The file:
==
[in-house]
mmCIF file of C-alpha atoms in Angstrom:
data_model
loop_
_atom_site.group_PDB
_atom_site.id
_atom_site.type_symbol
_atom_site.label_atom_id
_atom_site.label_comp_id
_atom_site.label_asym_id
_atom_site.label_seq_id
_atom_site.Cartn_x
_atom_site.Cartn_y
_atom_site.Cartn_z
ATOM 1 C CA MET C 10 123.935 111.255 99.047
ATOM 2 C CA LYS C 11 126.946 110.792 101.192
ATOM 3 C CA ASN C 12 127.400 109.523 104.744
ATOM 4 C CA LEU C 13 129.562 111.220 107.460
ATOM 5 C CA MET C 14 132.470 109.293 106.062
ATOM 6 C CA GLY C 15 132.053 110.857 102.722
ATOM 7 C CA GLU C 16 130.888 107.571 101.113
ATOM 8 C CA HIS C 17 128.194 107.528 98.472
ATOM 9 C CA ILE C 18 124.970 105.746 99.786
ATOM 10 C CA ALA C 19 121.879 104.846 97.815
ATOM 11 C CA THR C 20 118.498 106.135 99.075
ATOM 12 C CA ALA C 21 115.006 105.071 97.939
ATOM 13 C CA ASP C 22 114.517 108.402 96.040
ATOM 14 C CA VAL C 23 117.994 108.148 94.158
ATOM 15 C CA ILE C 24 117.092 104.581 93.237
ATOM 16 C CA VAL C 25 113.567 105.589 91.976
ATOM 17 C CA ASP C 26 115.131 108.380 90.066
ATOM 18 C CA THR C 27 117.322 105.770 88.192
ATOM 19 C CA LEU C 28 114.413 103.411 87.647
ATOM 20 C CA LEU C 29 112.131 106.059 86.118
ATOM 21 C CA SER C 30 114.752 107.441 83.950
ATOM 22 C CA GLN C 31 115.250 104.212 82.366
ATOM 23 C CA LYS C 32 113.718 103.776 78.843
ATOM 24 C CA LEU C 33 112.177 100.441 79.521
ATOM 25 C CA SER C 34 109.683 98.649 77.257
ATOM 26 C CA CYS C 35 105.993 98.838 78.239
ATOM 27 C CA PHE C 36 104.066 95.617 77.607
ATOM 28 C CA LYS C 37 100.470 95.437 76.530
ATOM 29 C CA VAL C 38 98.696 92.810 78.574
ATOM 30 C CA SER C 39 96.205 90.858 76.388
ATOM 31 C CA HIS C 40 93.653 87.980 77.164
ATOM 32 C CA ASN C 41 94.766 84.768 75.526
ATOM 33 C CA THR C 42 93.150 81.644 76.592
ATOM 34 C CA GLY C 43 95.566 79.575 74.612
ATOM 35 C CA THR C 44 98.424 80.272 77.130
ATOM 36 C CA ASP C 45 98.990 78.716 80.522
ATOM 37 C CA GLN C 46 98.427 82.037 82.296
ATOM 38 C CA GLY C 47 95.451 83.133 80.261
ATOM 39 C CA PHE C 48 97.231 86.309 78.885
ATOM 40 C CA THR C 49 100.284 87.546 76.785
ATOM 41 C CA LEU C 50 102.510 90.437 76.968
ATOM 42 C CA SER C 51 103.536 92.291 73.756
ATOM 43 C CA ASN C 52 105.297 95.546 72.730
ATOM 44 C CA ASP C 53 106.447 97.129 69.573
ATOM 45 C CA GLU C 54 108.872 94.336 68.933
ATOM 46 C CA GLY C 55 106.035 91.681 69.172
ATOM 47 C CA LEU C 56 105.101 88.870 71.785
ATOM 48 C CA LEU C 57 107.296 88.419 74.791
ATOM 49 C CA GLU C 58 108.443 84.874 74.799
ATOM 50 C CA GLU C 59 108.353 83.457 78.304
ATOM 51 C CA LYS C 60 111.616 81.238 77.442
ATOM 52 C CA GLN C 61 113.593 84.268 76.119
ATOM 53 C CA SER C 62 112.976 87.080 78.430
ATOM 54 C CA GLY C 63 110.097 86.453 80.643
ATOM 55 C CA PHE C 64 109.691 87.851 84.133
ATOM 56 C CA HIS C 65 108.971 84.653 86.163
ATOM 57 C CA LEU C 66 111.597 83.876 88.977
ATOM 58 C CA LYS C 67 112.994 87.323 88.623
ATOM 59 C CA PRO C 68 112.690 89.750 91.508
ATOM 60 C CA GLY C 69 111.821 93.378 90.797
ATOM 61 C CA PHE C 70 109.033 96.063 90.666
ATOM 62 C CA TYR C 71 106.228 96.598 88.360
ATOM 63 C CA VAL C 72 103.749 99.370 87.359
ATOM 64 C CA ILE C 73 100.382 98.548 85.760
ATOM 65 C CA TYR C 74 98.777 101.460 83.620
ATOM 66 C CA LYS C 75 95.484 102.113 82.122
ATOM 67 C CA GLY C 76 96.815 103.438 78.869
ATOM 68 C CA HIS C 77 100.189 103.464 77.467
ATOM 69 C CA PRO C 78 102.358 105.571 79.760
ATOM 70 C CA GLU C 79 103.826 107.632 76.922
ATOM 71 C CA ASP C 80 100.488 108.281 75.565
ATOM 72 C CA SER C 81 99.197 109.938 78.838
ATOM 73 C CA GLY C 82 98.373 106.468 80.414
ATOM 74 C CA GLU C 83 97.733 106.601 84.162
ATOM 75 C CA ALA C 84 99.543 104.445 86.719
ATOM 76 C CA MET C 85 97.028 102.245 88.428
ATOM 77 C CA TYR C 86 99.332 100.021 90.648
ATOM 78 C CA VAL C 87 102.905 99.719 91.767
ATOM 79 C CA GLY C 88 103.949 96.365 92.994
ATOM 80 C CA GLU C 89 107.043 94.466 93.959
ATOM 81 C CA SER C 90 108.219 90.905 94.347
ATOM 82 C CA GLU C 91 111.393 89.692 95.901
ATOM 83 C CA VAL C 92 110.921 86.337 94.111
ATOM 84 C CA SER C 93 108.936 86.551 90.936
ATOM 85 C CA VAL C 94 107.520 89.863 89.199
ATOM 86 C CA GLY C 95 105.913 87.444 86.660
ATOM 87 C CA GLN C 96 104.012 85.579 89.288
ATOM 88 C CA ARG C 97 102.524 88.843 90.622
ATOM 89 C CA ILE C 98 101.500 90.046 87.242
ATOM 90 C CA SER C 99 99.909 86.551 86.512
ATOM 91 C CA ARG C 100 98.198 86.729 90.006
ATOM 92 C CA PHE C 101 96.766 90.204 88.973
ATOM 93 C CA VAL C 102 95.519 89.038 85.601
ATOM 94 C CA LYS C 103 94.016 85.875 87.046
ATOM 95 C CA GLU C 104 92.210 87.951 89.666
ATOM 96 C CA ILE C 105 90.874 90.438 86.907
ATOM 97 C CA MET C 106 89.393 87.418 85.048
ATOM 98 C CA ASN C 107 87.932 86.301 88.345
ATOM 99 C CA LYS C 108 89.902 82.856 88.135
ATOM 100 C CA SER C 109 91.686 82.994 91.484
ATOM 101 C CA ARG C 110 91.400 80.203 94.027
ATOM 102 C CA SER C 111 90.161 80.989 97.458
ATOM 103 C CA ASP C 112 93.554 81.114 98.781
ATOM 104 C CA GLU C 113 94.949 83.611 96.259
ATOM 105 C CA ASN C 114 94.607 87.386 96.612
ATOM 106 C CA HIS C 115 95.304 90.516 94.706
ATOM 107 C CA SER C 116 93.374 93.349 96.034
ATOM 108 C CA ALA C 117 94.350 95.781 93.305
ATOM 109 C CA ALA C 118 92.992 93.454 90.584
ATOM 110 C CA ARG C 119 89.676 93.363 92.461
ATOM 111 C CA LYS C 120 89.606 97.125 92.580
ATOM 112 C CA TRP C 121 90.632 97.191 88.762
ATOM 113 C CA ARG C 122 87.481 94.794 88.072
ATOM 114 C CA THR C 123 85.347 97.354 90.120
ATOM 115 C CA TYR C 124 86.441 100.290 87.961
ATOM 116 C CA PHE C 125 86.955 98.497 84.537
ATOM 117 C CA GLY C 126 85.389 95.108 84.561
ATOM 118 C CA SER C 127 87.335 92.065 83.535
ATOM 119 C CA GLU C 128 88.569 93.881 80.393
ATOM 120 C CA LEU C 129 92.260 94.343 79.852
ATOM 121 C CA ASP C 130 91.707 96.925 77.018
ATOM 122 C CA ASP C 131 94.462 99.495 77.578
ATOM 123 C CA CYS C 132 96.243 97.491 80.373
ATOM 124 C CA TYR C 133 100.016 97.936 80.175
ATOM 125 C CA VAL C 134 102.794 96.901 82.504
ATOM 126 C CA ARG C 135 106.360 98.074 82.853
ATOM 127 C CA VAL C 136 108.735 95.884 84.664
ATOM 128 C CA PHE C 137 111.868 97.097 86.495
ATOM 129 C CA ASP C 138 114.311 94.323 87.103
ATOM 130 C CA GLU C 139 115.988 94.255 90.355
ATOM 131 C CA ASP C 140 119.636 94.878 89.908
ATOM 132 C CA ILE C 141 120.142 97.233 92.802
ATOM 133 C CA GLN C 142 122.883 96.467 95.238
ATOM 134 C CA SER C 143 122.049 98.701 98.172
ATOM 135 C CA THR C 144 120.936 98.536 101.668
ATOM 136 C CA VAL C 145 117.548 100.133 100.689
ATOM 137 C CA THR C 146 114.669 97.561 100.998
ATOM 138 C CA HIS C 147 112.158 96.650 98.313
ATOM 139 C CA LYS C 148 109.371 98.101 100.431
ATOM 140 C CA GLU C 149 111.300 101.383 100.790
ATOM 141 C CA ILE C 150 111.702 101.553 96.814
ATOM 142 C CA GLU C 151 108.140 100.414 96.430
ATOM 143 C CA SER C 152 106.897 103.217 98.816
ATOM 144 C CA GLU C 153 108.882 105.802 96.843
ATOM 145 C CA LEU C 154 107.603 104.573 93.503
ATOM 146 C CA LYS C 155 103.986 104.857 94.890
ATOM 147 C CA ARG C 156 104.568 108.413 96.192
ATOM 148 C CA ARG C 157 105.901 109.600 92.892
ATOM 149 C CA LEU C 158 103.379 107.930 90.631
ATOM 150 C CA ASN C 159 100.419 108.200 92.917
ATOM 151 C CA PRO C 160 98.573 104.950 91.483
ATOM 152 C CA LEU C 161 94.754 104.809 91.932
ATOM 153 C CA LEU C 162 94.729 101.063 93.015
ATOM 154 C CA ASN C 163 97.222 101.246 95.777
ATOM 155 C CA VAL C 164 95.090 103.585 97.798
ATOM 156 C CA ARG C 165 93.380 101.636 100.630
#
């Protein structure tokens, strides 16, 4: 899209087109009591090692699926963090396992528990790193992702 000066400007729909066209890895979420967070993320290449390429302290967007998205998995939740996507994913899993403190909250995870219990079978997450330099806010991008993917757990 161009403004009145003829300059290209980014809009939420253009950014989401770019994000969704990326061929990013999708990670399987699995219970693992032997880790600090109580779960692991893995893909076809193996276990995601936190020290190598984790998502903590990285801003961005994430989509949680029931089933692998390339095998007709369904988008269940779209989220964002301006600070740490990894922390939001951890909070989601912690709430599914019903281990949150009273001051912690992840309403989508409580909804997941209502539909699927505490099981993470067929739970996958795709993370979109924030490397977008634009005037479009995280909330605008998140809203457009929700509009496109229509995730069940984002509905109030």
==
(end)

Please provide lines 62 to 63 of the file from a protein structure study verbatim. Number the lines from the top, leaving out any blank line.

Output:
ATOM 48 C CA LEU C 57 107.296 88.419 74.791
ATOM 49 C CA GLU C 58 108.443 84.874 74.799